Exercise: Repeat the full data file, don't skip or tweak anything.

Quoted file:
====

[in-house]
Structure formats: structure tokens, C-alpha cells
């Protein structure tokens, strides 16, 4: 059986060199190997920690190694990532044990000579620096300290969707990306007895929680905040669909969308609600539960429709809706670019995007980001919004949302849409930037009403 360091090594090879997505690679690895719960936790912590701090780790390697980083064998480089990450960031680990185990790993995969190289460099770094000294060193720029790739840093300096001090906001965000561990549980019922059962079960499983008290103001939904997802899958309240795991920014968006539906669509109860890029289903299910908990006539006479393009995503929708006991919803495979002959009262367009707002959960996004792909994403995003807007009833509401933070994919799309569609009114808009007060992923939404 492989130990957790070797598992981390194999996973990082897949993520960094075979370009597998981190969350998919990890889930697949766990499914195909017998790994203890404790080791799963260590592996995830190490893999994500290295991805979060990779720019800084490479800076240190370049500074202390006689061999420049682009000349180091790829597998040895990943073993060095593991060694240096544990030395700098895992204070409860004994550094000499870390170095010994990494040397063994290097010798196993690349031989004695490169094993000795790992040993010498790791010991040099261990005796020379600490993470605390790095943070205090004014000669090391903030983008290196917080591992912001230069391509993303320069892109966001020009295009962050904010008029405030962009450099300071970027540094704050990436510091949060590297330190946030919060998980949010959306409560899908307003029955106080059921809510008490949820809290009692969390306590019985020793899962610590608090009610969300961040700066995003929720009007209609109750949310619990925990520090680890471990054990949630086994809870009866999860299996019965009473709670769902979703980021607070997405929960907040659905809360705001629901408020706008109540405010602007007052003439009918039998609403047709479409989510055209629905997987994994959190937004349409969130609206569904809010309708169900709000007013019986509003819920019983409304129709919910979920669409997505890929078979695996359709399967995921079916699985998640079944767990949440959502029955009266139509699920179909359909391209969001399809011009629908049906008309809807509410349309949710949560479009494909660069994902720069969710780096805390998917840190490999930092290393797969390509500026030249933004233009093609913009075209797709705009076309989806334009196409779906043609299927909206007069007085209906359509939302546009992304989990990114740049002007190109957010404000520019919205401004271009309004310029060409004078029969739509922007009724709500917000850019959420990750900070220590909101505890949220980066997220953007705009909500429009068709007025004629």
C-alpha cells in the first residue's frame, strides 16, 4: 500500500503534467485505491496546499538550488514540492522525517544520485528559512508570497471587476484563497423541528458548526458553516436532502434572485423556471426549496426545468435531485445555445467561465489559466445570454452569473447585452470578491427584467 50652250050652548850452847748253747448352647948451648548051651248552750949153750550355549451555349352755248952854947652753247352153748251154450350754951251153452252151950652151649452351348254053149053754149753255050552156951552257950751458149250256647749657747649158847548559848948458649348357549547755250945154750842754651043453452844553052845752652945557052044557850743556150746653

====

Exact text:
[in-house]
Structure formats: structure tokens, C-alpha cells
């Protein structure tokens, strides 16, 4: 059986060199190997920690190694990532044990000579620096300290969707990306007895929680905040669909969308609600539960429709809706670019995007980001919004949302849409930037009403 360091090594090879997505690679690895719960936790912590701090780790390697980083064998480089990450960031680990185990790993995969190289460099770094000294060193720029790739840093300096001090906001965000561990549980019922059962079960499983008290103001939904997802899958309240795991920014968006539906669509109860890029289903299910908990006539006479393009995503929708006991919803495979002959009262367009707002959960996004792909994403995003807007009833509401933070994919799309569609009114808009007060992923939404 492989130990957790070797598992981390194999996973990082897949993520960094075979370009597998981190969350998919990890889930697949766990499914195909017998790994203890404790080791799963260590592996995830190490893999994500290295991805979060990779720019800084490479800076240190370049500074202390006689061999420049682009000349180091790829597998040895990943073993060095593991060694240096544990030395700098895992204070409860004994550094000499870390170095010994990494040397063994290097010798196993690349031989004695490169094993000795790992040993010498790791010991040099261990005796020379600490993470605390790095943070205090004014000669090391903030983008290196917080591992912001230069391509993303320069892109966001020009295009962050904010008029405030962009450099300071970027540094704050990436510091949060590297330190946030919060998980949010959306409560899908307003029955106080059921809510008490949820809290009692969390306590019985020793899962610590608090009610969300961040700066995003929720009007209609109750949310619990925990520090680890471990054990949630086994809870009866999860299996019965009473709670769902979703980021607070997405929960907040659905809360705001629901408020706008109540405010602007007052003439009918039998609403047709479409989510055209629905997987994994959190937004349409969130609206569904809010309708169900709000007013019986509003819920019983409304129709919910979920669409997505890929078979695996359709399967995921079916699985998640079944767990949440959502029955009266139509699920179909359909391209969001399809011009629908049906008309809807509410349309949710949560479009494909660069994902720069969710780096805390998917840190490999930092290393797969390509500026030249933004233009093609913009075209797709705009076309989806334009196409779906043609299927909206007069007085209906359509939302546009992304989990990114740049002007190109957010404000520019919205401004271009309004310029060409004078029969739509922007009724709500917000850019959420990750900070220590909101505890949220980066997220953007705009909500429009068709007025004629």
C-alpha cells in the first residue's frame, strides 16, 4: 500500500503534467485505491496546499538550488514540492522525517544520485528559512508570497471587476484563497423541528458548526458553516436532502434572485423556471426549496426545468435531485445555445467561465489559466445570454452569473447585452470578491427584467 50652250050652548850452847748253747448352647948451648548051651248552750949153750550355549451555349352755248952854947652753247352153748251154450350754951251153452252151950652151649452351348254053149053754149753255050552156951552257950751458149250256647749657747649158847548559848948458649348357549547755250945154750842754651043453452844553052845752652945557052044557850743556150746653